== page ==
Tag Archives: Local ordinance

Huntington Beach – Bag Ban Repeal Effort Begins

Huntington Beach CA USAA real estate agent, Frank LoGrasso, a 28-year resident of Huntington Beach, is spearheading the attempt to overturn the city’s ban on plastic bags and fee on paper bags.  LoGrasso is a proponent of the free market and views the local ordinance as an unwanted intrusion by the local government particularly when the ordinance dictates how a business is to treat their customers.  Lo Grasso has no problem with stores charging a fee for paper bags, but he believes that the ordinance fixes the price and takes competition out of it.  (Carpio, 2013)

To overturn the local ordinance, Lo Grasso and supporters will have to collect signatures from 10% of the registered voters in Huntington Beach for a total of 10,940 valid signatures.  To ensure that enough signatures qualify an attempt will be made to collect 15,000 signatures. (Carpio, 2013) Continue reading Huntington Beach – Bag Ban Repeal Effort Begins


Ventura City Council Votes To Proceed With Plastic Bag Ban

Ventura City Hall
Ventura City Hall (Photo credit: InSapphoWeTrust)

On 16 December 2013, the Ventura City Council voted 6 to 1 to go ahead and prepare a Single-Use Carryout Bag Ordinance and BEACON EIR addendum for consideration in six months by the City Council.   The council also voted to support the efforts of State Senator Padilla to pass a bill to institute a statewide single-use carryout bag law rather than a local ordinance.

Currently there are two bills going through the California State Legislature concerning plastic carryout bags.  SB-405 is authored by State Senator Padilla and AB-158 by Assembly member Levine.  Both bills appear to have started out with the same text which is being marked up as the bills goes through the different committees in their respective houses.

The full article can be read by clicking the following link: Ventura City Council Votes To Proceed With Plastic Bag Ban Preparation.

Bag Bans – Market Driven Solutions Superior

The movement to ban plastic carryout bags is growing as more and more California communities enact single-use bag ordinances.  These ordinances are very similar to one another and go beyond banning plastic carryout bags to implementing a very specific solution.   This solution attempts to change the shopping paradigm where shoppers supply their own reusable bags rather than receive store supplied disposable bags to carry their purchases.  To ensure that consumer behavior is changed, retailers are required by the local ordinance to charge a minimum fee for each paper bag issued. 

By implementing a specific solution, mandated by the government, innovation is stifled and businesses are no longer free to pursue alternative solutions that are in their best interests.  Government officials and their staffs simply do not have the expertise and time to investigate alternative solutions to solve the underlying problem or have the motivation to improve retailer customer service, therefore the government mandated solution locks an inadequate and antiquated solution into place.  Furthermore, freedom of choice on both the part of retailers and consumers is unnecessarily sacrificed, restricted, and infringed.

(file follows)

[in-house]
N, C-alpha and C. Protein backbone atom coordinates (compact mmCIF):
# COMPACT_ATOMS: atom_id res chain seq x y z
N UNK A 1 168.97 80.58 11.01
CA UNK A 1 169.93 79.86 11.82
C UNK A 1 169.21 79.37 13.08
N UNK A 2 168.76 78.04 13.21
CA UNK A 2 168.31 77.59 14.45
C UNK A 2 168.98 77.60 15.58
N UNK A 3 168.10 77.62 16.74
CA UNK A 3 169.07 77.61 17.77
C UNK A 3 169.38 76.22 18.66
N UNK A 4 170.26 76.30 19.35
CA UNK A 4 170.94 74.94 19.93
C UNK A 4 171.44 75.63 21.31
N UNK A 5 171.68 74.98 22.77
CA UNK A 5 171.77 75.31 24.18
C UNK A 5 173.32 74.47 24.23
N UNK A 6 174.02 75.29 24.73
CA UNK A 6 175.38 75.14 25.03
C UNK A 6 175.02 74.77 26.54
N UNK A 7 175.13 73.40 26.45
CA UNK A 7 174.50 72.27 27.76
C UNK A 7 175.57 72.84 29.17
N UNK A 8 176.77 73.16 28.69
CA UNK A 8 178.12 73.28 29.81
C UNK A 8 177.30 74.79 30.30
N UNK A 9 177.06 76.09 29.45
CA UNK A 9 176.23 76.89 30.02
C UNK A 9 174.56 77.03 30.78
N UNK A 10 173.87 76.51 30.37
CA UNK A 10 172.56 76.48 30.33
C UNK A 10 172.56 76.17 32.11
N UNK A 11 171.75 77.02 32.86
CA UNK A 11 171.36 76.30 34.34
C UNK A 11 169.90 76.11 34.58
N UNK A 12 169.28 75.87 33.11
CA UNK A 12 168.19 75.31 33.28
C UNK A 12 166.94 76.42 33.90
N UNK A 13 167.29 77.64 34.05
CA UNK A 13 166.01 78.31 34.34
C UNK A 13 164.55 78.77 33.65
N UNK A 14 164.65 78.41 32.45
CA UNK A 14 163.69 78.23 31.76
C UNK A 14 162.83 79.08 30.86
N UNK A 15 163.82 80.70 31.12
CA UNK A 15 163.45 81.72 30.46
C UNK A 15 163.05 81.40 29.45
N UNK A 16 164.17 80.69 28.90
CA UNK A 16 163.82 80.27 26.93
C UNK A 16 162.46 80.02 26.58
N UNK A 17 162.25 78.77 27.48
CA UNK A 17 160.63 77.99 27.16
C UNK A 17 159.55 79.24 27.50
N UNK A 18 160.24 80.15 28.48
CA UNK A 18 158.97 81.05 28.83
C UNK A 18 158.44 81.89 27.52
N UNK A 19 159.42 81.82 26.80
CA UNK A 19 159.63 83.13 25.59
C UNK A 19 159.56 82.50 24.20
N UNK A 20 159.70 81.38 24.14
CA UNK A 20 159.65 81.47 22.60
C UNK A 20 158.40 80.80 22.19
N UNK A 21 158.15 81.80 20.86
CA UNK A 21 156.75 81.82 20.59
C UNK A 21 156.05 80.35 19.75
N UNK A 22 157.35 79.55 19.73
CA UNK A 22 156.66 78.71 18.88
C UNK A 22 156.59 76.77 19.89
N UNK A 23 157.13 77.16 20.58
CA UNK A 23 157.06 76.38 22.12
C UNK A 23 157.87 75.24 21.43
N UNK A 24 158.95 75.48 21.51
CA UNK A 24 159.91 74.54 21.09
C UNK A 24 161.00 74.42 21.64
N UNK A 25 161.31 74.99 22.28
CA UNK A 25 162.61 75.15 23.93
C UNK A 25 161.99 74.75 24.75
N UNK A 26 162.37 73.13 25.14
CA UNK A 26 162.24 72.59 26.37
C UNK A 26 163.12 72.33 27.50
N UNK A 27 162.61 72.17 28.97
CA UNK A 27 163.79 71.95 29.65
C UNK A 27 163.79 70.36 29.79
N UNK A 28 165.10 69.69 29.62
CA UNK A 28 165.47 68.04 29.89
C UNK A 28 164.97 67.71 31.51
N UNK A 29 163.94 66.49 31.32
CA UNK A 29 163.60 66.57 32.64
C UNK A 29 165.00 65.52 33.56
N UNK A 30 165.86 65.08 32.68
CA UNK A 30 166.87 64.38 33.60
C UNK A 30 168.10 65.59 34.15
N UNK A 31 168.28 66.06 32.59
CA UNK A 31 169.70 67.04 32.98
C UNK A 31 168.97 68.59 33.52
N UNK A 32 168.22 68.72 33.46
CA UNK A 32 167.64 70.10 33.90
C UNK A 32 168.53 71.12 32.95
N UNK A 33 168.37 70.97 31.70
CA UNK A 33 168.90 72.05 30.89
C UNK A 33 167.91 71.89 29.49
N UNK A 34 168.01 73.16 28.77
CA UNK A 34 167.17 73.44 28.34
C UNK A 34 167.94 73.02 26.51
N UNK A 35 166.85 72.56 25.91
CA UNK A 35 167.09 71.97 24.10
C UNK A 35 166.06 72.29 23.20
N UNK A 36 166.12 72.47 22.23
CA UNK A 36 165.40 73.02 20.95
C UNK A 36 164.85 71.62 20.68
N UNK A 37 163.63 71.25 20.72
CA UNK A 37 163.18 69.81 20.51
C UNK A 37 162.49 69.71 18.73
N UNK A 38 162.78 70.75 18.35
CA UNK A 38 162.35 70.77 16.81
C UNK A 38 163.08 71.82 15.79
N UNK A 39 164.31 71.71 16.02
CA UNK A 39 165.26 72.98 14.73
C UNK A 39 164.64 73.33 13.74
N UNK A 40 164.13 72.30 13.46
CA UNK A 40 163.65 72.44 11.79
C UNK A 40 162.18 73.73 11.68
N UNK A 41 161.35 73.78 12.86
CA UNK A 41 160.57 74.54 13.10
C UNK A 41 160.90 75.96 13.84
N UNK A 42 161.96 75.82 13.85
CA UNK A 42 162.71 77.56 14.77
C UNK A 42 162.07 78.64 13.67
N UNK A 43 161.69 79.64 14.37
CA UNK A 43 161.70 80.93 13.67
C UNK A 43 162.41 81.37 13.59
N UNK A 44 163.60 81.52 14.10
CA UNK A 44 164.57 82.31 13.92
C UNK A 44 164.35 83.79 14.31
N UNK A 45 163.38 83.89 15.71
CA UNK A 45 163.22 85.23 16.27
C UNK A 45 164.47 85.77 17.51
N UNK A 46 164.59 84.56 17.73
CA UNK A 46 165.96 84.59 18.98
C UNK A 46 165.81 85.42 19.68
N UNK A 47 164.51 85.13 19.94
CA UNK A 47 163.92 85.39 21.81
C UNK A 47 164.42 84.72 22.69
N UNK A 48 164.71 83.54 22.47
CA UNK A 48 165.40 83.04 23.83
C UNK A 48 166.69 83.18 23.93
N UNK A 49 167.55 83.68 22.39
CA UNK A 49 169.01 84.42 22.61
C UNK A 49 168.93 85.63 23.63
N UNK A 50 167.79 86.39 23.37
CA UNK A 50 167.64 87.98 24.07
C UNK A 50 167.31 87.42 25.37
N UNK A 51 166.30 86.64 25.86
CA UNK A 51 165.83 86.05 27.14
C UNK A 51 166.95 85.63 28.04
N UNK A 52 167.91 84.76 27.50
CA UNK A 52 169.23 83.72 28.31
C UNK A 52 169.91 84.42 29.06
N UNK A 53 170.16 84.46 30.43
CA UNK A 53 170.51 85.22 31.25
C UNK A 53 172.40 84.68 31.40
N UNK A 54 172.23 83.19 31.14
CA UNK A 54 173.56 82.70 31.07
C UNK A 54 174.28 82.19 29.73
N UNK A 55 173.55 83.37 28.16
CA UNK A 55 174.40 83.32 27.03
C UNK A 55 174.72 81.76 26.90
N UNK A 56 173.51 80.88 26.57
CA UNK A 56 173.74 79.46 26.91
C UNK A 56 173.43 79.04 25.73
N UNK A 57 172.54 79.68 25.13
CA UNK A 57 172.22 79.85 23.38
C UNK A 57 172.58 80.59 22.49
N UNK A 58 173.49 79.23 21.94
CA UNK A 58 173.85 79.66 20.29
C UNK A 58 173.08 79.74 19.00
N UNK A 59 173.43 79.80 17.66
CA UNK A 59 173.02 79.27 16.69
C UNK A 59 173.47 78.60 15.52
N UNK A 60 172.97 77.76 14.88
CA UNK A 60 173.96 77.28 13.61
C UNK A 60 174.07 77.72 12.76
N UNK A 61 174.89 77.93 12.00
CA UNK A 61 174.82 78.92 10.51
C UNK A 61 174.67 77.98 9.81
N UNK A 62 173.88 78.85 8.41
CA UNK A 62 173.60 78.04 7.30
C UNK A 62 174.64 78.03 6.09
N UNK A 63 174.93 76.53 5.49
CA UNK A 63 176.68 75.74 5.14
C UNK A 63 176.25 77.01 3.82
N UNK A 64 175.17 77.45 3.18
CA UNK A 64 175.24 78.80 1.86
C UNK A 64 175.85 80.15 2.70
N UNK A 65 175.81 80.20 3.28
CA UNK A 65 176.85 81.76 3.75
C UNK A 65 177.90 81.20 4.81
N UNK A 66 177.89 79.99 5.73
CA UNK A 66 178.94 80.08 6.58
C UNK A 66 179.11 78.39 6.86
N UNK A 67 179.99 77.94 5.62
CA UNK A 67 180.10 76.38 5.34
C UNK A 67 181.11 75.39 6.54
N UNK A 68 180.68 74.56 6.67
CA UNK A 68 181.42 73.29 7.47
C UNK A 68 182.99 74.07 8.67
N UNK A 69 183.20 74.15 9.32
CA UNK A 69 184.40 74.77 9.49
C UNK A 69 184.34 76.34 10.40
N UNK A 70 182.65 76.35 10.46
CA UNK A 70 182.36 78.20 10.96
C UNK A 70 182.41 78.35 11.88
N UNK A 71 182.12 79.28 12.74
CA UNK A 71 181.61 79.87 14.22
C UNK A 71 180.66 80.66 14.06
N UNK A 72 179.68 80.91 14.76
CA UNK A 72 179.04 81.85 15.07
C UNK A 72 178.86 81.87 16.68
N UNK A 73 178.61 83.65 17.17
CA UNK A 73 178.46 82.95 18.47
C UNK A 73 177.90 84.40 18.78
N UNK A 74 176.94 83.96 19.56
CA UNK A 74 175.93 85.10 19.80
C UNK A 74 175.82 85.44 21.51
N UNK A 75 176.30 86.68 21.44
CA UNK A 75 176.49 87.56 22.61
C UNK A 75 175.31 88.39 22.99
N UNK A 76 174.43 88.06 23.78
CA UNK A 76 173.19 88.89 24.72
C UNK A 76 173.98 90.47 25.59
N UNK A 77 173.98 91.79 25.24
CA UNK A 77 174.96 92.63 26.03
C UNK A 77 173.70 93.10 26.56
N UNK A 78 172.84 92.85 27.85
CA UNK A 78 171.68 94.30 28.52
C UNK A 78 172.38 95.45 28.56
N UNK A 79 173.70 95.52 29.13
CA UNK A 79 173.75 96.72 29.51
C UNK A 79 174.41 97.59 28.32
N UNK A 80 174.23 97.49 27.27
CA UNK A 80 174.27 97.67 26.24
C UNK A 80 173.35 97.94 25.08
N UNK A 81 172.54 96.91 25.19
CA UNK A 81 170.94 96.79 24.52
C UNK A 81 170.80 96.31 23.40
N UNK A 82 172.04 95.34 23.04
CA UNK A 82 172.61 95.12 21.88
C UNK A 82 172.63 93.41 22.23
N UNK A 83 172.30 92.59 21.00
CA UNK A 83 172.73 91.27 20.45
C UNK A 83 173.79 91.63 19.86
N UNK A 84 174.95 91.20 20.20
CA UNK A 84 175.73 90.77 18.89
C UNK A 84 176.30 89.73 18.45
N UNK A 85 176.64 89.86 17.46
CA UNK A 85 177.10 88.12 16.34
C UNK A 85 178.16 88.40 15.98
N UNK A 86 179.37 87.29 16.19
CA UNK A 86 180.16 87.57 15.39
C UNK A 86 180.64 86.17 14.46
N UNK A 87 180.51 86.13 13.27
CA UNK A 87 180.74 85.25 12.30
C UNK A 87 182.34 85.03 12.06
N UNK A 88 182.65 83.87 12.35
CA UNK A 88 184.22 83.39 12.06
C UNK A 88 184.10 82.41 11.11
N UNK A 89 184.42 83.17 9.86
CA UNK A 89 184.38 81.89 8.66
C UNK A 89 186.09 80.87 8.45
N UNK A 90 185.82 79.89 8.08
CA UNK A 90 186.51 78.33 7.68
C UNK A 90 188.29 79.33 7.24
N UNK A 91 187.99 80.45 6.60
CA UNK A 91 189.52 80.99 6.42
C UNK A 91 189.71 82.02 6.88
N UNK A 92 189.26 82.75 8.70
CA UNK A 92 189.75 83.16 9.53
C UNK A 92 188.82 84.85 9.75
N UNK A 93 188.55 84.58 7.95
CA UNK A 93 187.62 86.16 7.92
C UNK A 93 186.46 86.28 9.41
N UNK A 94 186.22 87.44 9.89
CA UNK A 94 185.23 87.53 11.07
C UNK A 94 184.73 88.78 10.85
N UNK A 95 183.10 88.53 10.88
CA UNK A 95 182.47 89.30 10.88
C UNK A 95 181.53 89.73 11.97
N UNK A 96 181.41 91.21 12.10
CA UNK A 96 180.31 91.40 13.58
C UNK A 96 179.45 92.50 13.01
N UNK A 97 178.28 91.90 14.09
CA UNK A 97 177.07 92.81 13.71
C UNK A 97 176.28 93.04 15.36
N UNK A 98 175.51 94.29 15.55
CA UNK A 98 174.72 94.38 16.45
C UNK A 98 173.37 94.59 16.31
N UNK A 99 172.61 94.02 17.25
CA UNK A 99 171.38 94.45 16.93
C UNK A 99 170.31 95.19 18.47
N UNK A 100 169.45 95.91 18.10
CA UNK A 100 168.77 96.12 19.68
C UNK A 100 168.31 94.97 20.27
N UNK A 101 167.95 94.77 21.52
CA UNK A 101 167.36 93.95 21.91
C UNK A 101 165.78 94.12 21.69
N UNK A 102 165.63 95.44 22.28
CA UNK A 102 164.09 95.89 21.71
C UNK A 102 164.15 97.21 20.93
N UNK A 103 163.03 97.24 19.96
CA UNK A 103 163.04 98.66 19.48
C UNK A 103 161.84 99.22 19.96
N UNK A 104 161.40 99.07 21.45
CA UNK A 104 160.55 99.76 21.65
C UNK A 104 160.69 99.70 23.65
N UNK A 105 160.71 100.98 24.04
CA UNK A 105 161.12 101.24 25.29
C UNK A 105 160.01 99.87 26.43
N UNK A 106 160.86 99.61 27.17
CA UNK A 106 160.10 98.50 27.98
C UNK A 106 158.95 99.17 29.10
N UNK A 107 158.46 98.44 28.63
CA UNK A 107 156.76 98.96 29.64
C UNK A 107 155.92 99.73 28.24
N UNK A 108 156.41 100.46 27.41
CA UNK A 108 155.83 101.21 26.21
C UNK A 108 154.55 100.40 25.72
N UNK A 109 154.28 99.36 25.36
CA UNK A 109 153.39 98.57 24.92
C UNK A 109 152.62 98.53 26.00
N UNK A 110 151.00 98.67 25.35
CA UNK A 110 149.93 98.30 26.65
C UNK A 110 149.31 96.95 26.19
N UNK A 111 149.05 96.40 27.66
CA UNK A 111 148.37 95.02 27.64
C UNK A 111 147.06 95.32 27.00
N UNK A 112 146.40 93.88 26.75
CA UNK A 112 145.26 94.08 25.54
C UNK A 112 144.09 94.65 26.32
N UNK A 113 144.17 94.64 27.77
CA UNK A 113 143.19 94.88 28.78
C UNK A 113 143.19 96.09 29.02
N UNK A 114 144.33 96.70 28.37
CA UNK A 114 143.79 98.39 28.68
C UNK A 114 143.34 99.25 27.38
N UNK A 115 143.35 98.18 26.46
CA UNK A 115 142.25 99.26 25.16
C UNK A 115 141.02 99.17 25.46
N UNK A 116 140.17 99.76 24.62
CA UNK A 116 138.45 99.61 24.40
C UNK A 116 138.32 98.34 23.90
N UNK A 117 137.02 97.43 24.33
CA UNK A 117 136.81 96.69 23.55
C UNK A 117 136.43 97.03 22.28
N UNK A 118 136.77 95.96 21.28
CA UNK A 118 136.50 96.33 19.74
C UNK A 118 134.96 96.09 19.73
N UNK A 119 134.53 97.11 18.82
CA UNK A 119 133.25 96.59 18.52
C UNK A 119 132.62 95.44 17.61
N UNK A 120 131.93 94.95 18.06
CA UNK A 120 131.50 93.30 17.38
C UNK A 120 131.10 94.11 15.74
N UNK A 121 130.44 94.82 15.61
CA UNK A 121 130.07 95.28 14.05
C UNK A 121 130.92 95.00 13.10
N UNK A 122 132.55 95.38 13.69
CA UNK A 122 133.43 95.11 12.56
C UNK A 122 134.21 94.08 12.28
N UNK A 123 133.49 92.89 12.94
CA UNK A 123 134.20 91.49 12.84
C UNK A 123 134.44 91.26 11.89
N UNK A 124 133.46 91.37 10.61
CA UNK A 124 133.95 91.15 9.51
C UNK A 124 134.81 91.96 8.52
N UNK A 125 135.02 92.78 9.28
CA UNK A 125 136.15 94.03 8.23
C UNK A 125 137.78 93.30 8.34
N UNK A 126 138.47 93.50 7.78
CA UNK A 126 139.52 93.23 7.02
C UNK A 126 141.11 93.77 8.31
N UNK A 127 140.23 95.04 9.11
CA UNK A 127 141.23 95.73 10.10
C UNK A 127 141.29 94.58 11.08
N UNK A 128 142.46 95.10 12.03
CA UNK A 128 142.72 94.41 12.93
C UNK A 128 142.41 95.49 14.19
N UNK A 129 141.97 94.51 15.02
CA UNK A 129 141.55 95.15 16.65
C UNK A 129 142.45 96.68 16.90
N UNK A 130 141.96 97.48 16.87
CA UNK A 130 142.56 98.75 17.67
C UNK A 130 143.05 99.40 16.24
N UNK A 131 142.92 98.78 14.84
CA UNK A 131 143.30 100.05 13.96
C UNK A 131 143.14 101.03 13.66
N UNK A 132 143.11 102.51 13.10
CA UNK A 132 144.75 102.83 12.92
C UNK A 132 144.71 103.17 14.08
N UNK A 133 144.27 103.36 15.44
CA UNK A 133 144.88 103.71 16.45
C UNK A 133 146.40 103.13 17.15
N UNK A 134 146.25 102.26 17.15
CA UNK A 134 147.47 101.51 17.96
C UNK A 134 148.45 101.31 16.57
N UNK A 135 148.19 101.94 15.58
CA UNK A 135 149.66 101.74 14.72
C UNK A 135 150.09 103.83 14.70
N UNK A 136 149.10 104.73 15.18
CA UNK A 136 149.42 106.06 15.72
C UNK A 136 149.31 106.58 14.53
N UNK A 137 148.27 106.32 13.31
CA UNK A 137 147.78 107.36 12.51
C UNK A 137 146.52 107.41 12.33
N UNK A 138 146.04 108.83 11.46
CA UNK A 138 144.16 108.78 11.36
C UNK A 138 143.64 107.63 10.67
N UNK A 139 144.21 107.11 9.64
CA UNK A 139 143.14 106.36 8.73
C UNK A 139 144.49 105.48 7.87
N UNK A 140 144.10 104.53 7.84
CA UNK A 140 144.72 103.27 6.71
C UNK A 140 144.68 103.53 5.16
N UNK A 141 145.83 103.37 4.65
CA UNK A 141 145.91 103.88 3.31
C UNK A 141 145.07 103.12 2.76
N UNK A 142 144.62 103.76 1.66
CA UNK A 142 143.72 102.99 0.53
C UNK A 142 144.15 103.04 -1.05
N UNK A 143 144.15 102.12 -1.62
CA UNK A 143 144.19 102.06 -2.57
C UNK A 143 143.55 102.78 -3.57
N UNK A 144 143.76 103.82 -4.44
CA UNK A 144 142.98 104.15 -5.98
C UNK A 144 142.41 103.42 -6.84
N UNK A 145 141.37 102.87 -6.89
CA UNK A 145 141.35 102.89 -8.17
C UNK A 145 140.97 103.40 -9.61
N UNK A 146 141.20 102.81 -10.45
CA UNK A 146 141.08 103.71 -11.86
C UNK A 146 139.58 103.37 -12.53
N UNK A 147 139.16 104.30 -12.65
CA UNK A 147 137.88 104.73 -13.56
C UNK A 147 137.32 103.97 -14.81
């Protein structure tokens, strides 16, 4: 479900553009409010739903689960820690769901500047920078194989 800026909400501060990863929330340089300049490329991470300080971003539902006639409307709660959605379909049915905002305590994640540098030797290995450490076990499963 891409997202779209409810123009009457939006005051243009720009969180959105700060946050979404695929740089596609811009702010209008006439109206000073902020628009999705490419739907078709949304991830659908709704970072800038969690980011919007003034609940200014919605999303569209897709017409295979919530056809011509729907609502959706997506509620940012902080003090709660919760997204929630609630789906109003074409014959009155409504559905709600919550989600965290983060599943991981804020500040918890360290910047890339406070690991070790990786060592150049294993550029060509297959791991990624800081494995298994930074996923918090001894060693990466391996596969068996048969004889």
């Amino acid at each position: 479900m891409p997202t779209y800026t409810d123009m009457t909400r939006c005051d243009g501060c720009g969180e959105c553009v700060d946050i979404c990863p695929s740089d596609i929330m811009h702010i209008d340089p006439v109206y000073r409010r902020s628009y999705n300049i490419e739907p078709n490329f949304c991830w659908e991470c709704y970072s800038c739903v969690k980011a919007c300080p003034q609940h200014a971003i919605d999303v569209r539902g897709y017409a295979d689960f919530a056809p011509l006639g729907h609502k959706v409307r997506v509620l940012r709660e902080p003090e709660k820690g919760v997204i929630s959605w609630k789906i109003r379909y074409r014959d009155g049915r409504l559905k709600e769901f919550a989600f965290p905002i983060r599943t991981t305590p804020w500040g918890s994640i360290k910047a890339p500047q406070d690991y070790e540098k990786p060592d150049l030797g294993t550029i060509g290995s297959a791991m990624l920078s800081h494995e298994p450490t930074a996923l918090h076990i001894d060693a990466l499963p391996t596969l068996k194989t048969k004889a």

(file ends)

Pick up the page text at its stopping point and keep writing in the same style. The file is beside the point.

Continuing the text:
To read more, click on the following link: Bag Bans – Market Driven Solutions Superior.

Plastic Bag Ban Creates New Administrative Regulatory Burdens

Local ordinances that implement plastic carryout bag bans are very similar from one community to the next.  The ordinances ban the distribution of plastic carryout bags and impose a fee of 10 or 25-cents on paper bags to discourage paper bag use and encourage the use of reusable shopping bags.

In addition to regulating bag use, the ordinances have annual or quarterly reporting provisions that require stores in the jurisdiction and subject to the ordinance to report the number of paper carryout bags issued and the amount of money collected for providing paper carryout bags.  In addition the store must summarize the efforts undertaken to promote the use of reusable bags in the previous quarter.   In other words, a new regulatory burden is created for the store that adds to the cost of doing business.  The regulatory burden continues indefinitely or until the ordinance is no longer in effect or until the city directs that quarterly reporting cease.

On the city’s side, the quarterly reports must processed and evaluated and statistics developed to determine if the goals of the ordinance are being met.  Of course, annual reports to the city manager and the city council will also be made.  In addition, there are inspections of stores to determine that they are indeed complying with the ordinance. 

Every store that is regulated by the ordinance will experience an increase in regulatory costs, which will have to be recovered from customers through higher food and merchandise prices. 

In addition, the jurisdiction that implemented the Plastic Bag Ban will also incur thousands of dollars of costs annually in order to administer the ordinance.  To spend thousands of taxpayer dollars to administer an ordinance that controls the type of bags residents use to carry groceries home from the supermarket is wasteful and plain stupid.  Those tax dollars could be better spent fixing pot holes on city streets.